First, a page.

First Impressions


Aired on: FOX

Reviewed by Melissa Minners

                As a Batman fan, I had mixed feelings about Gotham, the new FOX television series airing Monday, September 22, 2014 at 8pm EST.  I was excited about what I had seen from promos regarding James Gordon, but dreaded the possibility that the powers that be would screw things up royally.  I thought it was a good idea to delve into James Gordon's police detective past, a time that has received very little coverage in Batman comics.  However, knowing that certain individuals like Selina Kyle, Penguin and other criminals that have appeared in Batman comics would be in the series worried me a bit.  Would the show stay within the continuity of the comics?  Then again, when do Batman comics ever stay within their own continuity?

                In the pilot episode of Gotham, we meet newly appointed Gotham City Police Department Detective James Gordon (Ben McKenzie).  Son of Gotham's former District Attorney, a war veteran and a good cop, Gordon has moralistic integrity, a rare trait among Gotham's "Finest."  Teamed up with alcoholic veteran detective Harvey Bullock (Donal Logue), Jim Gordon's first case turns out to be a doozy - the murder of Thomas and Martha Wayne

                Despite Bullock's recommendations against the fact, Jim Gordon investigates the case with zeal, promising the Waynes' young son, Bruce (David Mazouz), witness to the murder, that justice will be served.  After receiving a tip from local gang boss Fish Mooney (Jada Pinkett Smith), Gordon and Bullock prepare to arrest Mario Pepper (Daniel Stewart Sherman), a man described by his daughter Ivy (Clare Foley) as being "not nice."  Things appear to be cut and dry in this case, but, as Detective James Gordon will soon learn, nothing is cut and dry in Gotham.  What appears to be Gordon's shining glory as a new detective becomes a thorn in his side and pits him against Gotham's most powerful crime boss, Carmine Falcone (John Doman).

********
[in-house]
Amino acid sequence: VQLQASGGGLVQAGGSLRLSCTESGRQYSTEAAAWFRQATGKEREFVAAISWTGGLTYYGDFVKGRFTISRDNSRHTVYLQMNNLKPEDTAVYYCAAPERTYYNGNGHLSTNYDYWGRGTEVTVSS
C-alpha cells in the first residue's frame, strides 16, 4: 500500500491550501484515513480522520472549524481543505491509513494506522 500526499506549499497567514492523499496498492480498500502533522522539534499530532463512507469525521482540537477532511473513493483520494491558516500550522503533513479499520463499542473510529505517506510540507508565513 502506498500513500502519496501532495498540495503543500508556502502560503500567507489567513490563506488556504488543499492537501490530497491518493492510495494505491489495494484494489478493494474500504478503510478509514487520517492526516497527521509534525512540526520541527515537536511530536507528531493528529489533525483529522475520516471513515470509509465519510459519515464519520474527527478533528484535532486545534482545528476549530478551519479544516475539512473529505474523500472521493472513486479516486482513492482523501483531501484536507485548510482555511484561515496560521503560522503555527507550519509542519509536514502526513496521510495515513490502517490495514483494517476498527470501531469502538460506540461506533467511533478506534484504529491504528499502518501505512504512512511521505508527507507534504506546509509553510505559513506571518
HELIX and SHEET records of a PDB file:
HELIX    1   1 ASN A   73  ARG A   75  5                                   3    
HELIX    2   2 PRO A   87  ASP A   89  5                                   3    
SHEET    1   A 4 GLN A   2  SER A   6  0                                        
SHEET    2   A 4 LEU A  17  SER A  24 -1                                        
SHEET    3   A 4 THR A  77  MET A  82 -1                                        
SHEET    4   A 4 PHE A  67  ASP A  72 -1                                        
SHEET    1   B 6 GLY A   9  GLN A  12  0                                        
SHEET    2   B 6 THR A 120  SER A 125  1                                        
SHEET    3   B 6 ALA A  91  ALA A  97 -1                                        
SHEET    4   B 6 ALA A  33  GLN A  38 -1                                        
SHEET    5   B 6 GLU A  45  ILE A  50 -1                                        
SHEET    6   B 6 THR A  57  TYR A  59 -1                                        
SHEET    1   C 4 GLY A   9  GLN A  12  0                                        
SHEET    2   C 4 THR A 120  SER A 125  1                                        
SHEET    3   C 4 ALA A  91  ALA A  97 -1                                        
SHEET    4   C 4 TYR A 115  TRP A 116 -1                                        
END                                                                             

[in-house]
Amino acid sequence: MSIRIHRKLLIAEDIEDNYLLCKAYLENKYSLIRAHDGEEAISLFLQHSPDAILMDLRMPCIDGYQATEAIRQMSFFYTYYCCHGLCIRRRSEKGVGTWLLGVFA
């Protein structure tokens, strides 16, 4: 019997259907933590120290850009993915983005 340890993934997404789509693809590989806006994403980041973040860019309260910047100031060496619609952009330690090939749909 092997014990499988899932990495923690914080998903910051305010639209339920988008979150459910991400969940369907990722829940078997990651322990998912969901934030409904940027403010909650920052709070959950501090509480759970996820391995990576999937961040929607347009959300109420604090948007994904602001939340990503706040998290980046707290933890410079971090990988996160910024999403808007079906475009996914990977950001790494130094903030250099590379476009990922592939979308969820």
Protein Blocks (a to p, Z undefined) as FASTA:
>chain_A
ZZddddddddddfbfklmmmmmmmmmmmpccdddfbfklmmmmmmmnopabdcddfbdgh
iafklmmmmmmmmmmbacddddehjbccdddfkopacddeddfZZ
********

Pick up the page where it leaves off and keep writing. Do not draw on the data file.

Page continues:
There are quite a few regular players from the Batman comics in this series.  Selina Kyle (Camron Bicondova), makes an appearance as a street thief with a fondness for cats and a growing obsession with the young Bruce Wayne after she witnesses his parents' murder.  Alfred Pennyworth (Sean Pertwee) is there to help pick up the pieces for his beloved charge.  Oswald Cobblepot (Robin Lord Taylor), AKA: Penguin, actually works for Fish Mooney as one of her flunkies.  There is a thought that a comedian performing for Fish Mooney may well be a very young Joker.  Major Crimes Detectives Renee Montoya (Victoria Cartagena) and Crispus Allen (Andrew Stewart-Jones) are quite interested in the Wayne case.  Mario Pepper's daughter appears to be a very young Poison Ivy.

                In an interesting twist, the powers that be decided that Edward Nigma (Cory Michael Smith), AKA: The Riddler, should be the GCPD's coroner.  That's not the only twist in this show.  There are bound to be some comments regarding the implied relationship between James' fiancée, Barbara Kean (Erin Richards), and Detective Montoya.  I loved the way they explained Penguin's walk.  I also am enjoying not only this delve into Commissioner Gordon's early career, but Bruce Wayne's life as a child and the events that helped shape the man he would become.

                Ben McKenzie makes for a very believable James Gordon and Jada Pinkett Smith shines as the new addition to the Batman storyline, Fish Mooney.  I can tell that she's going to be one of those characters you love to hate, one minute refined and sexy, the next badass dangerous and brutally sexy.  I know that comic book purists will have a hard time with some of the rearranging of the Batman storyline, such as the relationship between Montoya and Kean, the fact that Montoya is Harvey's partner in the comics, Selina Kyle's appearance in Bruce Wayne's early life and more.  That being said, no one can argue the fact that Gotham is not a well-written, well-acted and incredibly interesting look at an era in the Batman saga we really don't see much of in the comics. 

                I found Gotham to be a unique and interesting take on the characters that Batman fans all know and love.  I only hope that the rest of the series is as good as the pilot.  As it stand now, I'll be tuning in to FOX every Monday for Gotham at 8pm EST, followed by Sleepy Hollow at 9pm.


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